# Questions tagged [intuitionistic-logic]

Intuitionistic logic refer constructive logic, a logical system avoiding deduction rules like *Reductio ad absurdum*.

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### Superintuitionistic logics weaker then classical logic

I want to construct an example of a superintuitionistic logic which is a strict superset of $\operatorname{Int}$ and a strict subset of $\operatorname{Cl}$. I think that such logic can be obtained by ...
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### Constructive proof that any two natural numbers are either equal or not equal

I've been reading a bit about constructive mathematics and one of the first challenges I've found is to prove that any two natural numbers are either equal or not equal assuming only intuitionistic ...
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### Modal Heyting Algebras

Is there a standard way to add modal operators over a Heyting algebra -- as it was done e.g. by Johnstone and Tarski for Boolean algebras? Does this provide a semantics to some version of ...
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### There does not exist an even prime greater than two: is there an intuitionistic proof?

My own feeble understanding of intuitionism is that it is constructive and that, by not accepting the law of excluded middle, proofs by contradiction are eschewed. For my background on the topic, see ...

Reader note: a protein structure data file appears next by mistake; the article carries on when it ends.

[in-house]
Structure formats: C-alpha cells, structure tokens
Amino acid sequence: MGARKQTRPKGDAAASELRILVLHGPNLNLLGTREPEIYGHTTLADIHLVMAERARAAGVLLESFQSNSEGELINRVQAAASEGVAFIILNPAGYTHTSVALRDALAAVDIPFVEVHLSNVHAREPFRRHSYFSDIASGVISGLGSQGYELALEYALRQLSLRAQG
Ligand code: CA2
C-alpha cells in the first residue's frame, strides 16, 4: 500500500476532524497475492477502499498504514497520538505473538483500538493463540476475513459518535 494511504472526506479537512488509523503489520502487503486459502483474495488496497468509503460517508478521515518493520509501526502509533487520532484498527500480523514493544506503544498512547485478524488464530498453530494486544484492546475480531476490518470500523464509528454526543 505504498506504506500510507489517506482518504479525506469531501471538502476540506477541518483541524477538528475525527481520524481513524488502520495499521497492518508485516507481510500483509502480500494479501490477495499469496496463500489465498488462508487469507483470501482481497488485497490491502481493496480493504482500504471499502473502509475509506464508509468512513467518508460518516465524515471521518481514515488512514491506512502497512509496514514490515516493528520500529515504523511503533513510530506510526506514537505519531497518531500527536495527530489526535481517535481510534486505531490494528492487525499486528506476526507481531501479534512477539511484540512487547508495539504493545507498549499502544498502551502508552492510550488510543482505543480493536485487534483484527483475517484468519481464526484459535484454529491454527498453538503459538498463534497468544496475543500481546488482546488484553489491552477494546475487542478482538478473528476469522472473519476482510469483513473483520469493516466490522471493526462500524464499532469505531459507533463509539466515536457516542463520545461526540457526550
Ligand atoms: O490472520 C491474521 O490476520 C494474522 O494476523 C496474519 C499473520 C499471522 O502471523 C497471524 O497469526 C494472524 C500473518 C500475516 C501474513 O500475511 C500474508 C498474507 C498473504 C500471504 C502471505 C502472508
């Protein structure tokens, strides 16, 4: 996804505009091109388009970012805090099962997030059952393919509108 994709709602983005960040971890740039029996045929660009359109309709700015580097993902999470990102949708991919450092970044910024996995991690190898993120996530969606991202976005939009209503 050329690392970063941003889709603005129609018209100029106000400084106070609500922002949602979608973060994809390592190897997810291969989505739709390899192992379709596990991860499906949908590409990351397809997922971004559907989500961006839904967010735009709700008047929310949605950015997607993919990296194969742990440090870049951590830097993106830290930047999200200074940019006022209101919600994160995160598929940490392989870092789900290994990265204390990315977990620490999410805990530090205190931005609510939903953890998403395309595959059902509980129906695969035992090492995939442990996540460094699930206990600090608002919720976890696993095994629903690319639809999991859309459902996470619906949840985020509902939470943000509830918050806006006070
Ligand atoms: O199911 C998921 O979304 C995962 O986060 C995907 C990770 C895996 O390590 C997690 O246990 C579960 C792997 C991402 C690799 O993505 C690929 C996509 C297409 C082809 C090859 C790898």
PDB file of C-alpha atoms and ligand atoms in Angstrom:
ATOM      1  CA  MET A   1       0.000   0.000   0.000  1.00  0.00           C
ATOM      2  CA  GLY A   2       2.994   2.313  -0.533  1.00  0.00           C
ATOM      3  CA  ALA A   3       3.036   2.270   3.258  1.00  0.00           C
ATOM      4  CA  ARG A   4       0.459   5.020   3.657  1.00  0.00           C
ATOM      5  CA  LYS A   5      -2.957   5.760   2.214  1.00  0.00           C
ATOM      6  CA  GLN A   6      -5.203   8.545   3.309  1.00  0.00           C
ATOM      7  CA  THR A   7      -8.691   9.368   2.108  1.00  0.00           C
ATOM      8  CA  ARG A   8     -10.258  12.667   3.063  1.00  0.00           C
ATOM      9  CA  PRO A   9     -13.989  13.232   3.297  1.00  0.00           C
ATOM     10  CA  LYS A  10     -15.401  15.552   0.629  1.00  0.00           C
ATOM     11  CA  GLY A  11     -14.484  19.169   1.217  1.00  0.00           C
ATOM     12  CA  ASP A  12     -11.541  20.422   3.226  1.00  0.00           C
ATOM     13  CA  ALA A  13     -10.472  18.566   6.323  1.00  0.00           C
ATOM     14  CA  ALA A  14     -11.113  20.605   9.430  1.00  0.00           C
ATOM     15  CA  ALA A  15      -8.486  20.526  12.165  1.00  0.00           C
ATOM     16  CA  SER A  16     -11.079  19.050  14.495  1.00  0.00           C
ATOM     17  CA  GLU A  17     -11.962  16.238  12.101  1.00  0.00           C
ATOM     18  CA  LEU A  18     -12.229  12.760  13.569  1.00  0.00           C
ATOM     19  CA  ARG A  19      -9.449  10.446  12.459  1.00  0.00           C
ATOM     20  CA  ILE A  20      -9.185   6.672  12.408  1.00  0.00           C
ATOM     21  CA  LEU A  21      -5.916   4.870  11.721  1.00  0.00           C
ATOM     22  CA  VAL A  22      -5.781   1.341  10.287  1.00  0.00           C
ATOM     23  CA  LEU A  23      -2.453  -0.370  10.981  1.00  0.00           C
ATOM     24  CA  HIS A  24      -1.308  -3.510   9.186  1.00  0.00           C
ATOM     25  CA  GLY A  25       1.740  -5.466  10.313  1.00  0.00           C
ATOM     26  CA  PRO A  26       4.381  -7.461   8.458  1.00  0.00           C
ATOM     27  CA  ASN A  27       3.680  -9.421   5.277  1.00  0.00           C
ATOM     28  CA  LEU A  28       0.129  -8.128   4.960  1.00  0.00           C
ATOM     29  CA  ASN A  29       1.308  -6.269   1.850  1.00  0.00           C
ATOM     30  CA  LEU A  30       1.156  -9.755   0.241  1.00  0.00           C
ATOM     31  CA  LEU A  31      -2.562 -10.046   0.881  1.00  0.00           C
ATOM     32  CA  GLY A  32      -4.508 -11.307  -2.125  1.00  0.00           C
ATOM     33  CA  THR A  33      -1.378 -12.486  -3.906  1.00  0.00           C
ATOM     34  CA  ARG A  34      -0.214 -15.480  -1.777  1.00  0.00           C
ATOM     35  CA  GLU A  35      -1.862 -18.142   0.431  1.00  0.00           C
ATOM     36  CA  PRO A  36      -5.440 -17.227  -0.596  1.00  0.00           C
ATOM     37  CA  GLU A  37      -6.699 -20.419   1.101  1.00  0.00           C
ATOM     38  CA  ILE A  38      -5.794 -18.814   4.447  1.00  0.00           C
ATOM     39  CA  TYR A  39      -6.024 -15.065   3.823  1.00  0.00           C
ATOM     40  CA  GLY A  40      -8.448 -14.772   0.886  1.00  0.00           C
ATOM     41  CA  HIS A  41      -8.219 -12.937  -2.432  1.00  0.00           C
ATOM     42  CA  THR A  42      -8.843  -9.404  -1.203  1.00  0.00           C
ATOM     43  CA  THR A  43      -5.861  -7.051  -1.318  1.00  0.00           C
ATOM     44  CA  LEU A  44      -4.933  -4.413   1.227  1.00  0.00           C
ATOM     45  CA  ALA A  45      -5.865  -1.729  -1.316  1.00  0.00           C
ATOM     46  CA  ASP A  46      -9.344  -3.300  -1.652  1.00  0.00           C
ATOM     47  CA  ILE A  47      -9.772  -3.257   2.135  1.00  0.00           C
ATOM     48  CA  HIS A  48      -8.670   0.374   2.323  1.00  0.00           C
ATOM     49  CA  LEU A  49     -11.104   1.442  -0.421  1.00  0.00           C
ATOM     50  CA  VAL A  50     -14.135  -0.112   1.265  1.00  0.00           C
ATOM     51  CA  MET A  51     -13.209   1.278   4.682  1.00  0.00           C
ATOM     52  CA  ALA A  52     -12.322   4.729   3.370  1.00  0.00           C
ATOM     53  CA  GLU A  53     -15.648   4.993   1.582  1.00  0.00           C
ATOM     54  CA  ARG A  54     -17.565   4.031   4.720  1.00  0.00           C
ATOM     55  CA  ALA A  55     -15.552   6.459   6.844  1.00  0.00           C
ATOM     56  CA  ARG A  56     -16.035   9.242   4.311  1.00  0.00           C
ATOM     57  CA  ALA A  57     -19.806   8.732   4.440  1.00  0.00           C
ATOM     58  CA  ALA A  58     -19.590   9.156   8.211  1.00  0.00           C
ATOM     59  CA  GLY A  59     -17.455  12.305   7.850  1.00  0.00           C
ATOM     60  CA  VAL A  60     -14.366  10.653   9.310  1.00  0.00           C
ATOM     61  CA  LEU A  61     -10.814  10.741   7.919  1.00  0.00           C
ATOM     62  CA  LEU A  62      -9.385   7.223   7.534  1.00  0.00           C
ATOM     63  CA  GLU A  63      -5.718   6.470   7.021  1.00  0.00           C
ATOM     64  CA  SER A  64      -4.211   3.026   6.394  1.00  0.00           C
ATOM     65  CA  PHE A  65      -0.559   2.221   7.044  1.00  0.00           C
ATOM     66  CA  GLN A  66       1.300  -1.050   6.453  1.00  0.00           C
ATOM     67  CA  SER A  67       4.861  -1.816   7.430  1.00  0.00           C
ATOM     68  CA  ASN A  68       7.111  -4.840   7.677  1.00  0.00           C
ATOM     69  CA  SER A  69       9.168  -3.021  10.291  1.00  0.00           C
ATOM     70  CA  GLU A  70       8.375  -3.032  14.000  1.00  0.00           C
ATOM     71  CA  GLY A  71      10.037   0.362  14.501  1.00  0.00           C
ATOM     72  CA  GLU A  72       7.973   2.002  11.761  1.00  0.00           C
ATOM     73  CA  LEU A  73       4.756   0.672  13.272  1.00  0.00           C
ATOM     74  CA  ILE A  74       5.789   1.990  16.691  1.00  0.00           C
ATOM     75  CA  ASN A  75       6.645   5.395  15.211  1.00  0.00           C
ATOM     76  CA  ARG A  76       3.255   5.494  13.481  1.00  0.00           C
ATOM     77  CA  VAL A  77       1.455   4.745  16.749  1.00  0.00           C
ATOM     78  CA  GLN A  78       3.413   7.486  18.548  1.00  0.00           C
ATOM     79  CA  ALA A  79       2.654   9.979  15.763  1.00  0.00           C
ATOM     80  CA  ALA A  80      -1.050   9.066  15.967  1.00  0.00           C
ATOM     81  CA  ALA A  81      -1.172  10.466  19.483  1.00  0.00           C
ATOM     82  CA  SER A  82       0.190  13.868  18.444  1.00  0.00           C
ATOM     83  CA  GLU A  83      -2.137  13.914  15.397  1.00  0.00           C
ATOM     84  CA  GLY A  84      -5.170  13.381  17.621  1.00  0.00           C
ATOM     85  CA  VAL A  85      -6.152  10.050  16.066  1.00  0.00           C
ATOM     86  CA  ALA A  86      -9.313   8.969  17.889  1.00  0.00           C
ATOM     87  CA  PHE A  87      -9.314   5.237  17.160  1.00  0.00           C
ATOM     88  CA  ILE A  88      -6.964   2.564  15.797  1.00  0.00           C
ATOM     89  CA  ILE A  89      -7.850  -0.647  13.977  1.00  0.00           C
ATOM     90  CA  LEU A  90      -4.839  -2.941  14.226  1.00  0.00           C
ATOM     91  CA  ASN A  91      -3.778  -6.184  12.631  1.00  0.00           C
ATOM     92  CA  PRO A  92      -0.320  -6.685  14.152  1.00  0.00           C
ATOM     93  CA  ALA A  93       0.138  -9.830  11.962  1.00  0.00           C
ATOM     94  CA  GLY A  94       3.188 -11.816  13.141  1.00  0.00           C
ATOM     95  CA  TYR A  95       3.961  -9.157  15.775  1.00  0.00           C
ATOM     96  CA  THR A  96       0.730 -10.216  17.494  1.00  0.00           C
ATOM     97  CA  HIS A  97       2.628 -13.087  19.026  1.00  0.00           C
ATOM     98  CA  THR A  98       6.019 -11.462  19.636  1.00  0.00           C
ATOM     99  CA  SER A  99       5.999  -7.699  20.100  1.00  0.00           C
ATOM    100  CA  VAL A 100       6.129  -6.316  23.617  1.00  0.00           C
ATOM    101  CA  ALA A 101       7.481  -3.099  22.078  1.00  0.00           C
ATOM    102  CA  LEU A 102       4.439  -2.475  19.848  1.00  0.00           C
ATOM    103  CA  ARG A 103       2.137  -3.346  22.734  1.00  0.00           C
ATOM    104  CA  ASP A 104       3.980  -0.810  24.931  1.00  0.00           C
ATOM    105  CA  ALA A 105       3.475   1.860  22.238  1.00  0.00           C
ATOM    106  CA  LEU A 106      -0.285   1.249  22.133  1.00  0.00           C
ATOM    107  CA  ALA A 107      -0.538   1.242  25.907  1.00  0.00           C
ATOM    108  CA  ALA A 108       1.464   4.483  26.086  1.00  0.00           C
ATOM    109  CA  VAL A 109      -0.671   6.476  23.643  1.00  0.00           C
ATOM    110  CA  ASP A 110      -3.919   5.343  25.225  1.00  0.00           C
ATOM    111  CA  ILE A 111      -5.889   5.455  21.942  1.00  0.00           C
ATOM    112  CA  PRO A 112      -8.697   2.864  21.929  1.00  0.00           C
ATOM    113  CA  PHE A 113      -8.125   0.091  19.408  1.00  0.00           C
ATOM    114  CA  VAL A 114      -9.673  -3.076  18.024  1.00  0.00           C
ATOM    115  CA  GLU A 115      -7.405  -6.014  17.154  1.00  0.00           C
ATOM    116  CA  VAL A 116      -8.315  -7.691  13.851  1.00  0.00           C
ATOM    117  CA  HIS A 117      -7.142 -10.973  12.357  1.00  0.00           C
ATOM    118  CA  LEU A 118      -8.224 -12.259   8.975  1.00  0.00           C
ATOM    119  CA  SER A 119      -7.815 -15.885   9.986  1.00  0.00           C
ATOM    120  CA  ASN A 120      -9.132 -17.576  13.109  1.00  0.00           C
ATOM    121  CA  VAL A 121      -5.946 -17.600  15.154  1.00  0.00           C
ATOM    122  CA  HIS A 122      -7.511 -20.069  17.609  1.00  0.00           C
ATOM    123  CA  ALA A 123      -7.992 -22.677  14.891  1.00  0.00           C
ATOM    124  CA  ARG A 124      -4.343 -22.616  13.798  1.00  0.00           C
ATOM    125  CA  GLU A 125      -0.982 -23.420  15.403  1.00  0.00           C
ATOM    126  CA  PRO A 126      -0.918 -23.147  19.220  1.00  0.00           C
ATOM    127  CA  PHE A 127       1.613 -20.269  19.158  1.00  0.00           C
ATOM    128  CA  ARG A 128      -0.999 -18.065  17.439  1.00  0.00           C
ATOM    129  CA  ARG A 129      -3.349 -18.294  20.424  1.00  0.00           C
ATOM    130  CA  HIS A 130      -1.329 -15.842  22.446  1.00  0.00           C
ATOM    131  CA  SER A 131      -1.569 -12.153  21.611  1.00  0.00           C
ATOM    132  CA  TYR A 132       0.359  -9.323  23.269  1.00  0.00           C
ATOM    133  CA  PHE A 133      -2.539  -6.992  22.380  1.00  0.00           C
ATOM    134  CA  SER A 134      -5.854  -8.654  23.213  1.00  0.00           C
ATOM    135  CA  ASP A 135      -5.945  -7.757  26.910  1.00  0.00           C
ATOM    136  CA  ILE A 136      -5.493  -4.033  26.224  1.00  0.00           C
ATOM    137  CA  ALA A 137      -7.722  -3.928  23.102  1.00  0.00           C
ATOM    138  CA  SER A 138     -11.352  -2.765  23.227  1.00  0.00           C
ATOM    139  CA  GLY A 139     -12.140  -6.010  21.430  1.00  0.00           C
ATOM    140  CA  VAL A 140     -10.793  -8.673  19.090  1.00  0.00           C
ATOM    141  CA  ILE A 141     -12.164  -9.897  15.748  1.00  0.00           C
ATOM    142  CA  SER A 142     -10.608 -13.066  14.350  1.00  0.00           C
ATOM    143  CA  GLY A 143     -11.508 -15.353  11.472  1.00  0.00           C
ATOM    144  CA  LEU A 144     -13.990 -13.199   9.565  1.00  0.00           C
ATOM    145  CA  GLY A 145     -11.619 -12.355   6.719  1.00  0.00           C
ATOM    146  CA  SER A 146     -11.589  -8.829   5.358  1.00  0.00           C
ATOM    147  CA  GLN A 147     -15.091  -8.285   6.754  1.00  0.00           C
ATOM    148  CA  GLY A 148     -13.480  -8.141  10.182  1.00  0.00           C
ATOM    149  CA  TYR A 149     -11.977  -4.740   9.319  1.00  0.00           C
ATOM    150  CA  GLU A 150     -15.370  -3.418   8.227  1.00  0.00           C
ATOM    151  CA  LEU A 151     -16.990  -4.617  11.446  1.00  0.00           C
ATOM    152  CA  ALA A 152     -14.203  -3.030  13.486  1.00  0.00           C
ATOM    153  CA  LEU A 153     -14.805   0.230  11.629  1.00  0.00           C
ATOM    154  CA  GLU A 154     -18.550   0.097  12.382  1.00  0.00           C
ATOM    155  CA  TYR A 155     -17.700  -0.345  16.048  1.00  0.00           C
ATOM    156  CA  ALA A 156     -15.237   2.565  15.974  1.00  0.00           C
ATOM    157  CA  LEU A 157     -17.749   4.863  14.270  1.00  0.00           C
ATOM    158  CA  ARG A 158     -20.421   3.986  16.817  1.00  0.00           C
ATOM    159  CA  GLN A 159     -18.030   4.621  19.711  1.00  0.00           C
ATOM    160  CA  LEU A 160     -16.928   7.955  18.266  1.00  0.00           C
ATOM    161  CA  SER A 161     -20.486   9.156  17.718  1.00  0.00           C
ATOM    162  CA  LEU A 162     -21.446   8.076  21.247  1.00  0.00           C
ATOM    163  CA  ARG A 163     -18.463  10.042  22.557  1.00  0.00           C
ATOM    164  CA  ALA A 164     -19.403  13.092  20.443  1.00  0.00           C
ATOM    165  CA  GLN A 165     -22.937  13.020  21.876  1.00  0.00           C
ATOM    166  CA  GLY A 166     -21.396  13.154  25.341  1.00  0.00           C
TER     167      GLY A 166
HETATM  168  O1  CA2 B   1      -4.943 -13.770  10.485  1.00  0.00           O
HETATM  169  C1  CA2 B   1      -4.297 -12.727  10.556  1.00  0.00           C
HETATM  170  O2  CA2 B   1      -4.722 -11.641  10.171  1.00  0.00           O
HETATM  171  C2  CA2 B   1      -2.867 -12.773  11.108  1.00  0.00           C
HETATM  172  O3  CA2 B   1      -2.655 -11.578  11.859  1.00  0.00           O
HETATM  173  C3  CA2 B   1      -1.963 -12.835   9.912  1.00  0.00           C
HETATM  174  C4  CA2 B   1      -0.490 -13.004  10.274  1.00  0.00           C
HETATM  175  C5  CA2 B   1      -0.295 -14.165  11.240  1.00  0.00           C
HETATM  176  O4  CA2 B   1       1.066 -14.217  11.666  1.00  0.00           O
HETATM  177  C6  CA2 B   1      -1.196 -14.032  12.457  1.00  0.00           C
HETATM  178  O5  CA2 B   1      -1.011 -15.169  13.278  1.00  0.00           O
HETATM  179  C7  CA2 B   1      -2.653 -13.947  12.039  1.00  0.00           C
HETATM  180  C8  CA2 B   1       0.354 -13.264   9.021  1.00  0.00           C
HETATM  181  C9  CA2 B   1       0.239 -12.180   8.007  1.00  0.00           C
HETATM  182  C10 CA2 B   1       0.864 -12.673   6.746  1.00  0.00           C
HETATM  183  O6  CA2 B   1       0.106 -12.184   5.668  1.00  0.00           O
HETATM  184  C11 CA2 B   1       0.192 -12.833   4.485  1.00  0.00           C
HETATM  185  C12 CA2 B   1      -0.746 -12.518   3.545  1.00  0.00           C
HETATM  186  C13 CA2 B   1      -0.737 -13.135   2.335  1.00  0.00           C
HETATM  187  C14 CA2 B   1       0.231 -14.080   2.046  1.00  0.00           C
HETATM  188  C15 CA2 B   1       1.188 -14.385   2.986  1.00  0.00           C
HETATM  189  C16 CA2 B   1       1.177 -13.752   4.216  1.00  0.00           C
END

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### What is the algorithm for automated theorem proving in intuitionistic propositional logic?

In classical logic exists law of excluded middle: (a or not a). We can append not a to the knowledge base and show contradiction....
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### Can a proposition be false and its negation be false in Intuitionistic logic?

The principle of non-contradiction say that p and $\neg$ p can not be both true. If you consider the law of excluded middle as relevant, then either p or $\neg$ p is true, and thus the other is false ...
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### Equivalence of the Classical and Approximate Intermediate Value Theorems in Classical Logic

IVT (Classical) Let $f:\left[a,b\right]\to\mathbb{R}$ be continuous. If $f\left(a\right)<0$ and $f\left(b\right)>0$, then there exists $c\in\left(a,b\right)$ such that $f\left(c\right)=0$. In ...
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### How to prove that $\vdash \neg \neg (p \vee \neg p)$? (Natural Deduction) [closed]
I do know that double negation and LEM are equivalent, but can we prove $$\vdash \neg \neg (p \vee \neg p)$$ without using either of them, in a Fitch-style proof?